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For the 37 years my husband lived without benefit of ADHD diagnosis, he developed many coping strategies. One was implementing organizational systems to eliminating time-wasting or unnecessarily frustrating himself by hunting down often-used items—keys, Swiss Army knife, umbrellas, and the like.  For the pre-diagnosis years of our relationship, I also developed systems, such as installing a white board in the kitchen for important communications.

These days, when people ask my advice in addressing their own or their partners’ ADHD-related challenges, I suggest they first focus on organizational strategies.  Perhaps even consulting a professional organizer before seeking therapy or couples counseling.

Yes, therapy can be important. Yes, medication can be foundational. But so many individual problems and “couples troubles” around ADHD stem from chronic disorganization. In fact, in my ADHD Partner Survey, disorganization was the top problem area reported by the partners of adults with ADHD!

In the early days of diagnosis, I consider it vital to instill a sense of optimism that life can truly get better. And one of the best ways to do that is to immediately focus on environmental strategies and supports.

Below, I have highlighted some products on Amazon.com that can help you get organizational traction. Quickly and cost-effectively.

The list is not exhaustive; I plan to highlight specific categories in the future (bedroom, closet, office, etc.).  Right now, the main idea is to get you thinking strategically about problem-solving —”dealing with stuff” and reducing your stress.

Check out my brief captions on each product! Click on any product to place it in your shopping cart. (It might take a second or two ro load, and might not work in Google Chrome browser.)

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“We can celebrate the successes of some people with ADHD without misrepresenting ADHD as somehow conveying cognitive gifts or other benefits, which it clearly does not.”

—Russell Barkley, PhD

Understanding complex issues requires complex thought—and tedious research. Yet, the online world skews towards simplistic opinion—and clickbait. While serious ADHD-focused clinical and scientific investigators toil in the trenches, with little time for blogging or writing op-eds (even if The New York Times were interested in legitimate ADHD experts), other folks with more time on their hands tend to dominate the online world.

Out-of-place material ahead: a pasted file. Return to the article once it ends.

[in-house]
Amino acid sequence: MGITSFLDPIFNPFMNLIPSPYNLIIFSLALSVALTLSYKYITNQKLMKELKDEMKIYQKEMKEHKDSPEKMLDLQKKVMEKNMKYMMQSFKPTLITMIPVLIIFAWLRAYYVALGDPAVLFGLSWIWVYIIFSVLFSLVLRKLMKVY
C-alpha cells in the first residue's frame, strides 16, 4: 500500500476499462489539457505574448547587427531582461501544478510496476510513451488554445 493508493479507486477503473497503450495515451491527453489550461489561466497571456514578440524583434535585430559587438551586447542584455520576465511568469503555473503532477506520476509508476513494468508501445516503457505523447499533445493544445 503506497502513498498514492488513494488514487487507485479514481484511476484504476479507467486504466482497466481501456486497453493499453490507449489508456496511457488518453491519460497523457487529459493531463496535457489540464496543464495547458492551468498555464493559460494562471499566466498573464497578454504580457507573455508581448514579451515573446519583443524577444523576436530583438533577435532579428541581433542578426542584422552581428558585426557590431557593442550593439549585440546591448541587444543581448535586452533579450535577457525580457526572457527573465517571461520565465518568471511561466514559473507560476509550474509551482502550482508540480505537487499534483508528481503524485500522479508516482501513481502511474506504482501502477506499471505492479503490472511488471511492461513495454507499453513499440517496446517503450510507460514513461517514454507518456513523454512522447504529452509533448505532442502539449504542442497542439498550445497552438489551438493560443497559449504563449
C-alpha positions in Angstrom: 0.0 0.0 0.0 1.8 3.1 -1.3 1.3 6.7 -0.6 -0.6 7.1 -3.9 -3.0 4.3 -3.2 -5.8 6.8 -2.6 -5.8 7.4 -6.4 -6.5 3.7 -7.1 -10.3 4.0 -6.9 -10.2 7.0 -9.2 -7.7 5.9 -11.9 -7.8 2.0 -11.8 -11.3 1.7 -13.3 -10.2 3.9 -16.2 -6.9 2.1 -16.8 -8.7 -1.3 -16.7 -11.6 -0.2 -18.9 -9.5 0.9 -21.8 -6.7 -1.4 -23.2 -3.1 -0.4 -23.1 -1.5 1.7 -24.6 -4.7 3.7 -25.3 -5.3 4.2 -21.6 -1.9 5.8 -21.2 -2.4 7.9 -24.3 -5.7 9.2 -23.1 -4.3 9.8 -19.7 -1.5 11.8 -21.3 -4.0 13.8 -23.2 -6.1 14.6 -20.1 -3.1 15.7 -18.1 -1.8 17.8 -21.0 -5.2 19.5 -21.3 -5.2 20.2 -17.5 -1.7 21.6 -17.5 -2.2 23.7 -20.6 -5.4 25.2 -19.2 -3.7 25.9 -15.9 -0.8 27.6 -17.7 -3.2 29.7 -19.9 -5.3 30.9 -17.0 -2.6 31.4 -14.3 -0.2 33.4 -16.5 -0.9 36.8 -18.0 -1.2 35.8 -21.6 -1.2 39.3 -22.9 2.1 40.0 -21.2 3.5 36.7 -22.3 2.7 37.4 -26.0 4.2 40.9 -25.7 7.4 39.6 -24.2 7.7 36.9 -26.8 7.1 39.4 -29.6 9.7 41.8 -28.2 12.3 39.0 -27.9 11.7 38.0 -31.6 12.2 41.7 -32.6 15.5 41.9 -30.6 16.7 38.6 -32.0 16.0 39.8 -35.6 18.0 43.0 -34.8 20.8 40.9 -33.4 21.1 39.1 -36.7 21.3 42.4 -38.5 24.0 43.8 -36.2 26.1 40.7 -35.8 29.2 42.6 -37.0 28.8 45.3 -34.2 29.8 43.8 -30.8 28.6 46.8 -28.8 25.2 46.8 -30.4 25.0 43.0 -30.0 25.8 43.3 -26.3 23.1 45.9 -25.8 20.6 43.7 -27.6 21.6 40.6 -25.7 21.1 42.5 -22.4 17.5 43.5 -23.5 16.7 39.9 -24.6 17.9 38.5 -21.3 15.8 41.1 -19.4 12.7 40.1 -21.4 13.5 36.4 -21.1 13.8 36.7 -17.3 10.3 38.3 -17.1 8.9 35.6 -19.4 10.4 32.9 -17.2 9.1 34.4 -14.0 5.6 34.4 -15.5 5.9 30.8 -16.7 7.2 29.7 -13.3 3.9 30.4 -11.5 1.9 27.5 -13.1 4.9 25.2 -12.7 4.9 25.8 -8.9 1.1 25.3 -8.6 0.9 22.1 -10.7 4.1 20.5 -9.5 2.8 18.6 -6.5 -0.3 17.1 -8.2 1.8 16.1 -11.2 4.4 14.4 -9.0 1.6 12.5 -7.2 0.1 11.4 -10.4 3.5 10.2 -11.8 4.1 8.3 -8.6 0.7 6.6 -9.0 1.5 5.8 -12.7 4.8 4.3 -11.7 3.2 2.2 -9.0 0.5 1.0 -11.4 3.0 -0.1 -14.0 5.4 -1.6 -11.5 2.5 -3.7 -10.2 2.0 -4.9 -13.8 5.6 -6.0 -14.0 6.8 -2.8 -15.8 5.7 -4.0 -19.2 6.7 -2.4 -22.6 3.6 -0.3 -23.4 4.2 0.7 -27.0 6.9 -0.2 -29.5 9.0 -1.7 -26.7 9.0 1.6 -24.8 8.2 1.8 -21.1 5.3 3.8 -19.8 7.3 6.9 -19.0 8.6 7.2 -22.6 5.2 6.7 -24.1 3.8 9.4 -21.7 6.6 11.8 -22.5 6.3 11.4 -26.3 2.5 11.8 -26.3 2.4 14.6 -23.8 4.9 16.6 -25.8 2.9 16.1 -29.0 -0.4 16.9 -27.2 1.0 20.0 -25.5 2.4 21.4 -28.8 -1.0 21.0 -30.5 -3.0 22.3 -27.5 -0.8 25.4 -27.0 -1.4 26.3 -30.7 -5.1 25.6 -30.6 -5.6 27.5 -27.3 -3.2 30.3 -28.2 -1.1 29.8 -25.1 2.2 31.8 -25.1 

If one reads only certain self-proclaimed experts, one would never guess the Mack truck-sized holes in their arguments. Worse, these pieces often go “viral.” And, like a virus, their harmful distortions risk insidiously further weakening the public’s understanding of this highly variable condition called ADHD and, thus, many dimensions of public policy.

Countering the logical, factual flaws in many pieces about ADHD online would be a full-time job, so I try to be selective. For example, when a highly problematic piece is published on Scientific American’s site (“The Creative Gifts of ADHD”), that is worrying, even with this tiny, hard-to-find disclaimer:

The views expressed are those of the author and are not necessarily those of Scientific American.

The author reposted the piece a few weeks later on Alternet.org, with an even more provocative clickbait headline: ADHD Brains Are the Most Creative: Why Do We Treat It Like a Disability?

(The headline provides the reader’s first clue that the story following will be binary nonsense: the idea that there are “ADHD brains”—instead of millions of individuals who have various manifestations of a highly variable syndrome, along with endless variations on other human characteristics. By the way. creativity is a human characteristic.)

After I left a comment at Scientific American, I read other comments. To my surprise, Russell Barkley, PhD, a preeminent research scientist in the realm of ADHD, had already left a comment. He has given me permission to re-print it here. Please share this on Facebook, Twitter, in personal e-mails, or whenever you need a solid counter to the online nonsense. Instead of dumbing-down the dialogue around ADHD. we need to constantly work to emphasize the complexities of the human brain.

 Dr. Barkley Responds:

Despite repeated assertions by trade book authors on ADHD, especially in adults, and now the author, Mr. Kaufman, the entire body of evidence available on any link of ADHD with increased creativity does not support such a link. What it does show is that people with ADHD range across the entire spectrum of creativity, variously measured, as does the general population. But there is no significant correlation between ADHD or its symptom severity and increased creativity. Read the rest of this entry »